I visited my mother last night as I do most weekend nights to a terrible stink. She had used the toilet after dinner and something must have got inside her and died, for the smell in the room was acrid.
I held my breath to speak for the first fifteen minutes and then the smell faded and we were able to chat free of the stench.
My brother had been by a few days earlier and left photos of his new granddaughter with my mother. They were large photos, which I had needed to ferret out from underneath a pile of books.
My mother had remembered when I asked her about the new baby but she could not find the photos without my help. I thought I might help further by spreading the photos around her room in front of her on the pot plant stand so that she might be able to admire them.
But it seems she has lost interest in the births of grand children or should I say great grandchildren except as a number and a sign of her vast progeny and even then she cannot remember the numbers.
'I don't like the photos there,' she said. 'Put them away.'
My mother took off her cardigan and unbuttoned the brooch that held the top button fast. ‘Who gave that to you?’ I asked.
'Your brother and his wife, your brother the one whose daughter just had a baby.' My mother thought this was so but she could not be sure.
The brooch reminded me then of my mother’s bracelet, the one I have long coveted and I drew courage when I dared to ask her if I might have that bracelet, ‘when you are gone’.
My mother looked puzzled. She too loves this bracelet. It was a gift to her after her mother had died. It once belonged to a great aunt. A gold bracelet with a golden guilder attached and dated 1912, with the image of Queen Beatrix, the then Dutch queen on one side.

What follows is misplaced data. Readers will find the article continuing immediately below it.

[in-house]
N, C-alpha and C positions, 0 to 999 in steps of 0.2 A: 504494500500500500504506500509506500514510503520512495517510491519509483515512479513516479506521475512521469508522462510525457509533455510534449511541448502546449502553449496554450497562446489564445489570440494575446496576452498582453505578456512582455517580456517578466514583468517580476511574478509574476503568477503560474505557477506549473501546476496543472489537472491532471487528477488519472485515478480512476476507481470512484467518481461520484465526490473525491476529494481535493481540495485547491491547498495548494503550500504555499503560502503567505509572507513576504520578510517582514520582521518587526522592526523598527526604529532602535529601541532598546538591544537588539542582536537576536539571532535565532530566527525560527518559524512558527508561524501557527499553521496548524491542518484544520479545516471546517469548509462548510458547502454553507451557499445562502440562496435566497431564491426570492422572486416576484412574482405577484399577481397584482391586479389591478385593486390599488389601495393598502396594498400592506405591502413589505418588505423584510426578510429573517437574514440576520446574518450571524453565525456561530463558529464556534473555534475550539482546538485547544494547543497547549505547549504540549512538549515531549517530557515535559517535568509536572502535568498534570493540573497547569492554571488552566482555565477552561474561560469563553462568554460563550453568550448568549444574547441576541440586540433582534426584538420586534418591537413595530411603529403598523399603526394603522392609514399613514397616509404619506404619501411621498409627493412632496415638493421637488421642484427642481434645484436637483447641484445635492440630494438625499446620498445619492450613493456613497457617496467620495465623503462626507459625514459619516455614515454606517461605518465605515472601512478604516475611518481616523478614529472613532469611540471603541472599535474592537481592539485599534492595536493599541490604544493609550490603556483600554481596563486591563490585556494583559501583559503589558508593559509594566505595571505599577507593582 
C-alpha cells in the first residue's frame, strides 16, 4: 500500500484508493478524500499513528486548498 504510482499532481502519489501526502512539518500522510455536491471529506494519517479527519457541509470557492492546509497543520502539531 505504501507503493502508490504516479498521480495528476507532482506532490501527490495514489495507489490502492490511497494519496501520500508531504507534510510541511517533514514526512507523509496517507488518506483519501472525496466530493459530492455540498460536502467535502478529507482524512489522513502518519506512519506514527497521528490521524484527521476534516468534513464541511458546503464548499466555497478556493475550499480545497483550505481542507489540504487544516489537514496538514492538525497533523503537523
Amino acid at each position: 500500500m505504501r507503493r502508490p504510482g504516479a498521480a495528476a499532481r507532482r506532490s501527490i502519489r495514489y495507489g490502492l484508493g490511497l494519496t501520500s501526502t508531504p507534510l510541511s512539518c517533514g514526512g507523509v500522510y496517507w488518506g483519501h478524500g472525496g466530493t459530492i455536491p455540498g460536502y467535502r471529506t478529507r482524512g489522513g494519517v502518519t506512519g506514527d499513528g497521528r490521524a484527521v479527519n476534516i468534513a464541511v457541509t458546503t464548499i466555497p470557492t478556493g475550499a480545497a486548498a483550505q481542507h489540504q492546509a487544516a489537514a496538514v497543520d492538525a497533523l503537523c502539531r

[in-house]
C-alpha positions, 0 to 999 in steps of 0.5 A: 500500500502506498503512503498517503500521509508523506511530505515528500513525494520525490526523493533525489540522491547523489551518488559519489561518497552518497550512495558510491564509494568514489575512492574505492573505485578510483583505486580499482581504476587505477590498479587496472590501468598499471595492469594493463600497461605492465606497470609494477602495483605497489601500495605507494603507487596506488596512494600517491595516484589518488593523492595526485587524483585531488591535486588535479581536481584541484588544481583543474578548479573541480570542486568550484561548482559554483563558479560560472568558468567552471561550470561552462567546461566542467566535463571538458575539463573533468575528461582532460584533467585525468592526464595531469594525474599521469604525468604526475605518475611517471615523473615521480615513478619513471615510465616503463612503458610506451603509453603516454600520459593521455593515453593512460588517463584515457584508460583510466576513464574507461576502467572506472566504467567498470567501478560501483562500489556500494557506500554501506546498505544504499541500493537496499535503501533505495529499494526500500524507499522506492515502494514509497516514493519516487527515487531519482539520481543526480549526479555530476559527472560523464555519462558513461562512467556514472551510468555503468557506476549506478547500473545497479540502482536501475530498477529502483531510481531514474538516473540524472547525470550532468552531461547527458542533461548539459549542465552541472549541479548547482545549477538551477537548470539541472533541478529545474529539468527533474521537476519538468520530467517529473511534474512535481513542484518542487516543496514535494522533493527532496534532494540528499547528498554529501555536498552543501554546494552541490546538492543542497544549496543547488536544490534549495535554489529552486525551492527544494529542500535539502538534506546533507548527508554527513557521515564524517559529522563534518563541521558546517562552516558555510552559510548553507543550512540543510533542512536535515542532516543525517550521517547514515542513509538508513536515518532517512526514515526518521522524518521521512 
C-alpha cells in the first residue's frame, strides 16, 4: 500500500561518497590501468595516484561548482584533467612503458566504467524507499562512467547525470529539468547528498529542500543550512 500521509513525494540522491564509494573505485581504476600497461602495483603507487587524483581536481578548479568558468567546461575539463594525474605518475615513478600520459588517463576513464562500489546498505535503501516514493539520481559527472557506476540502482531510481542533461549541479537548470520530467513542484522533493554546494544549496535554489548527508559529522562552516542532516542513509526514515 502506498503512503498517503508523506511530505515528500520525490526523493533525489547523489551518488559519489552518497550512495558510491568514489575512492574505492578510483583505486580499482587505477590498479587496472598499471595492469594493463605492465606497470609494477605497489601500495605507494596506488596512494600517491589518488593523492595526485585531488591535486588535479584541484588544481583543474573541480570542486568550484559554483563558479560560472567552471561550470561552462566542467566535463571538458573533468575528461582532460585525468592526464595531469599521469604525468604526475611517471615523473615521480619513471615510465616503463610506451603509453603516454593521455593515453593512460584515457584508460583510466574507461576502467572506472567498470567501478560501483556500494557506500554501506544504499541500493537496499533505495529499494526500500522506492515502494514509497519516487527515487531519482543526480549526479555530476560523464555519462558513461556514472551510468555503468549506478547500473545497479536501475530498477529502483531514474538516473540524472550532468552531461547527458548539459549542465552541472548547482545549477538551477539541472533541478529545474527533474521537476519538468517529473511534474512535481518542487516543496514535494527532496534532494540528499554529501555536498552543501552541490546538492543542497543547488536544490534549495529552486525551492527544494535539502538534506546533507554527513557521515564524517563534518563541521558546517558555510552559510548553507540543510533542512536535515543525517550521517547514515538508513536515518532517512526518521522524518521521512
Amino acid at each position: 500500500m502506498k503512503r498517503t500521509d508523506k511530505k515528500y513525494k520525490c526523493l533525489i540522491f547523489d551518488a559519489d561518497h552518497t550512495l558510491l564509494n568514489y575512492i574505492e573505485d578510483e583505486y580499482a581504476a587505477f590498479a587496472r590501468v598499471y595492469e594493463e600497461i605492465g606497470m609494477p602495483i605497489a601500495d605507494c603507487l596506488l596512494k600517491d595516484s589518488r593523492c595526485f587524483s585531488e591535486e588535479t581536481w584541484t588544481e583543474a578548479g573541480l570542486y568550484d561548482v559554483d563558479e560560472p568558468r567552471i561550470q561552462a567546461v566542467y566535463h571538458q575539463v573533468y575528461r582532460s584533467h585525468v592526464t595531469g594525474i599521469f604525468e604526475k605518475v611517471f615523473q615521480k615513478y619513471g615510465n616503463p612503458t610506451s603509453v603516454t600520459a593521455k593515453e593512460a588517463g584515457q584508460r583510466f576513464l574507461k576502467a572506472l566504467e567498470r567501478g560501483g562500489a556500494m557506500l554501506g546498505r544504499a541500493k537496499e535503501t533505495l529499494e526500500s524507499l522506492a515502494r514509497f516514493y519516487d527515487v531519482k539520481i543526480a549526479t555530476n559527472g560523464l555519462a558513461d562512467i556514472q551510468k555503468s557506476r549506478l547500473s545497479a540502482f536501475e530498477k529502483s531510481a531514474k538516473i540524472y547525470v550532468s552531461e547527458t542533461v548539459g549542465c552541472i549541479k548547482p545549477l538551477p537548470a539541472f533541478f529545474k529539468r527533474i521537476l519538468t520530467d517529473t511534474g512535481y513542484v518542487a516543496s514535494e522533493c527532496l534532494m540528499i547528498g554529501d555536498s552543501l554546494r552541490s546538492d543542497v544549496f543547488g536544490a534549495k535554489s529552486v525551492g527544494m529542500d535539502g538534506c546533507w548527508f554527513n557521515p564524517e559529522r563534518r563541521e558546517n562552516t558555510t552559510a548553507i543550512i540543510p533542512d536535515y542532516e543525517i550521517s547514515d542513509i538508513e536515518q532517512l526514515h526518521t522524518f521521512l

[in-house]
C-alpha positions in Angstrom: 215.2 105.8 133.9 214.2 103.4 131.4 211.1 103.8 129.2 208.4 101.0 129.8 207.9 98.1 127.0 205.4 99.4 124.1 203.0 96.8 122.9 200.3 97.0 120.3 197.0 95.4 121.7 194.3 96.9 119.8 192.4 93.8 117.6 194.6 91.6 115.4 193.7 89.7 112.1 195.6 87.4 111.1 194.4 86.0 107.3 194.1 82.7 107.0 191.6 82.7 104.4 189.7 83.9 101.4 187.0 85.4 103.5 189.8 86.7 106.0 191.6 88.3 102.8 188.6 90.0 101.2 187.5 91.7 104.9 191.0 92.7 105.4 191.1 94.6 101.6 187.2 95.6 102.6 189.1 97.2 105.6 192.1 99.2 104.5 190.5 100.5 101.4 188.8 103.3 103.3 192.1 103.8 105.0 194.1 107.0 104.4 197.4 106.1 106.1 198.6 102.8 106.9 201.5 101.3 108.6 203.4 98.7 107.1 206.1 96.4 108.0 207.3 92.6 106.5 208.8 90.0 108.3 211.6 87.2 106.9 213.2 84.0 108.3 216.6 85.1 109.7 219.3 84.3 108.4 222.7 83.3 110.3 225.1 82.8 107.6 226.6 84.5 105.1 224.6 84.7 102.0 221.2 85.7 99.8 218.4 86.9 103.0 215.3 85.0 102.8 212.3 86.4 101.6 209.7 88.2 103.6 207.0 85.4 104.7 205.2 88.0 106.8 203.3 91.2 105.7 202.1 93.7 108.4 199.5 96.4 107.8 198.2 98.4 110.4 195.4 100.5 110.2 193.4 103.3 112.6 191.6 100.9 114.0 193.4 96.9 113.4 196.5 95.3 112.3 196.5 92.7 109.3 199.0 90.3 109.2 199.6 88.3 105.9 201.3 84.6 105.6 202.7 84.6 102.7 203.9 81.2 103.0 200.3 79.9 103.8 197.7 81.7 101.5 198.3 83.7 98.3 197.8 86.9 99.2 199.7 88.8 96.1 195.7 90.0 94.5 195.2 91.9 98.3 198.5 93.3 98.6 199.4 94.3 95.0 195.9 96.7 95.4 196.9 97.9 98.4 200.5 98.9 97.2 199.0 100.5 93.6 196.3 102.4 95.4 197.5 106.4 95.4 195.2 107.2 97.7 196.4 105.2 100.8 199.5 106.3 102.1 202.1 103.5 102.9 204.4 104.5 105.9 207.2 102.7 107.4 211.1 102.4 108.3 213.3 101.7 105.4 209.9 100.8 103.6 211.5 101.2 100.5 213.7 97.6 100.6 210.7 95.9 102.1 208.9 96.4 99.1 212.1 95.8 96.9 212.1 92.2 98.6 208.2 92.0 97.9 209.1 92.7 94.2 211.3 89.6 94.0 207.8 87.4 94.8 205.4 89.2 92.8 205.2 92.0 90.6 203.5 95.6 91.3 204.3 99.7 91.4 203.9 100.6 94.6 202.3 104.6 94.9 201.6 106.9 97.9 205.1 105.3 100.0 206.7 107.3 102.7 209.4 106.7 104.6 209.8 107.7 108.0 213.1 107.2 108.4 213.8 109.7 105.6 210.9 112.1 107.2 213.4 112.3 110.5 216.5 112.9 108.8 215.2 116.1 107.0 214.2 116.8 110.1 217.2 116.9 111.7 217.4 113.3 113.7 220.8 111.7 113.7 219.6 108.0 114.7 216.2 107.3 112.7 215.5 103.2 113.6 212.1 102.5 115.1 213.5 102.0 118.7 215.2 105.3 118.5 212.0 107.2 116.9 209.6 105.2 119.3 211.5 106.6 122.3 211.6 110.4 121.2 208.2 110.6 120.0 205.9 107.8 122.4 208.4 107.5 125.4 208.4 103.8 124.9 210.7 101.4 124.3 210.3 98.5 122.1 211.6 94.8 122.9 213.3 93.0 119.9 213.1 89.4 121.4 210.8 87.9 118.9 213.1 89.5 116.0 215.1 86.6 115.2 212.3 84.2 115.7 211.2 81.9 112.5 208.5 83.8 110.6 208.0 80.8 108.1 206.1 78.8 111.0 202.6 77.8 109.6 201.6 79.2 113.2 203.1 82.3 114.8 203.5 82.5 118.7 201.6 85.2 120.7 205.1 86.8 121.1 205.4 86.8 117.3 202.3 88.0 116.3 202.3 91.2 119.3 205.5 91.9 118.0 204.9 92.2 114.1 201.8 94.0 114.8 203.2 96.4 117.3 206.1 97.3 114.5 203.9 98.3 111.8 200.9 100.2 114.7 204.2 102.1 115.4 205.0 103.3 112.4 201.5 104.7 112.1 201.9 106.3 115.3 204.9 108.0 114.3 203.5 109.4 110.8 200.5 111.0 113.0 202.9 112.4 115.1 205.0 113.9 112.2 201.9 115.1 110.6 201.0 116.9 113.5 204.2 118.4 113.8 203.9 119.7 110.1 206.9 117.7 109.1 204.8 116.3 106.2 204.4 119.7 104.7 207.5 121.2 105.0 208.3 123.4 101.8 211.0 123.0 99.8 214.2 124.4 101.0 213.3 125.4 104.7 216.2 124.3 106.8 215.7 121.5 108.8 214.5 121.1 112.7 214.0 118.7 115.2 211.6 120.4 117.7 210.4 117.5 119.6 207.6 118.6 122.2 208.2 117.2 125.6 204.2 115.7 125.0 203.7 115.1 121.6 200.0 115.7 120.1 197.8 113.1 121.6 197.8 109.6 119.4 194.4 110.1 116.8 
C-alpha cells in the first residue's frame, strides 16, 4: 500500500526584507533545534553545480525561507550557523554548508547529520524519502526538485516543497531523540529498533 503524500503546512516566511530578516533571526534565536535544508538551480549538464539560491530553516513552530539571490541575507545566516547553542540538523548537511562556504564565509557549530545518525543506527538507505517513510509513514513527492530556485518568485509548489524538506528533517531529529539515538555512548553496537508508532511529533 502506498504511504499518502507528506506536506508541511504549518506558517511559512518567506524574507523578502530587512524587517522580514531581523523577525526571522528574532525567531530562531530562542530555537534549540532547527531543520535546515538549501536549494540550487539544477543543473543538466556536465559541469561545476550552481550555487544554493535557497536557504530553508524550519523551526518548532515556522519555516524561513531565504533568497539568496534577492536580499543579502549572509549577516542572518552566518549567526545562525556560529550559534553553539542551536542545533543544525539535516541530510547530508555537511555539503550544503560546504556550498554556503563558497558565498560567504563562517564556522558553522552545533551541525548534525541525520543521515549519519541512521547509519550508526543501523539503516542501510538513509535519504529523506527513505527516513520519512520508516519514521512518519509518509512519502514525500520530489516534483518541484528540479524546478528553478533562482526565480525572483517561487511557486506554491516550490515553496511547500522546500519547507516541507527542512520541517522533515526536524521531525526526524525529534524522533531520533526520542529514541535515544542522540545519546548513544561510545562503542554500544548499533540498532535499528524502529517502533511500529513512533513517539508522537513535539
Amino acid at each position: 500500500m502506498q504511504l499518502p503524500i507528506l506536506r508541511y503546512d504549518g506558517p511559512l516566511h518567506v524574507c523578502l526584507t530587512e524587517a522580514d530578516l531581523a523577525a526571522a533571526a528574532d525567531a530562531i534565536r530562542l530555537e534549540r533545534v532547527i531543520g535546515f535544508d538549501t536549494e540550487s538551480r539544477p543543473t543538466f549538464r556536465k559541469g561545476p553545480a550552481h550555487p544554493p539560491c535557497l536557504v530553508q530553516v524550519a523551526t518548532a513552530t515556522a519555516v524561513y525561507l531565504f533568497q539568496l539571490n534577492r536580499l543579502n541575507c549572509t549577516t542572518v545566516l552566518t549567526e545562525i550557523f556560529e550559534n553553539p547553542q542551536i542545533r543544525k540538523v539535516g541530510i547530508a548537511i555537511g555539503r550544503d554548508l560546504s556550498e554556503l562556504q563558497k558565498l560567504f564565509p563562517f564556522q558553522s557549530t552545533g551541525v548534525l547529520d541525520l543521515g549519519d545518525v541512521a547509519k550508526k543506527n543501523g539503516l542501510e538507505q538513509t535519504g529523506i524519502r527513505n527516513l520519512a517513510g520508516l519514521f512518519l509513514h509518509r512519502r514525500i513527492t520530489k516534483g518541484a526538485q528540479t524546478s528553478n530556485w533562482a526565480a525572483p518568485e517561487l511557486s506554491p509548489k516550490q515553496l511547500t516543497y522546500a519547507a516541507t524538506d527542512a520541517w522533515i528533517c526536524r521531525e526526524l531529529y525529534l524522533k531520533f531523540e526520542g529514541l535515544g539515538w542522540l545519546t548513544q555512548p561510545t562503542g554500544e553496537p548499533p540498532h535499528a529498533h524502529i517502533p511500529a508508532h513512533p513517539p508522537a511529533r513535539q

‘Perhaps I can give it to you before I die,’ my mother said.
Yes, I wanted to say. Why not now? But my mother hesitated and something in her hesitation left me saying, ‘Perhaps it would cause trouble with the others.’
Then I saw in my mother’s eyes some irritation.
‘My stomach is not feeling right,’ she said. ‘Just a bit uncomfortable.’
She needed to revisit the toilet.
We speculated later whether my mother might have the beginnings of gastro and if so I needed to tell the staff as a precaution. My mother might need to be quarantined.
She’d like that I thought. No need to make the trip to the dining room which she resists these days.
Walking tires her out. She prefers to stay in her room on her own reading her beloved books, watching TV or day dreaming.
My mother grew sleepy and I left her to her thoughts. As I closed the door I heard her switch on her television. Perhaps my mother resented me for reminding her of her death, of the idea that she soon might not be here.
And I resented her, too. Even after I had asked her directly, she could not bear to give in to me. Perhaps she had another in mind.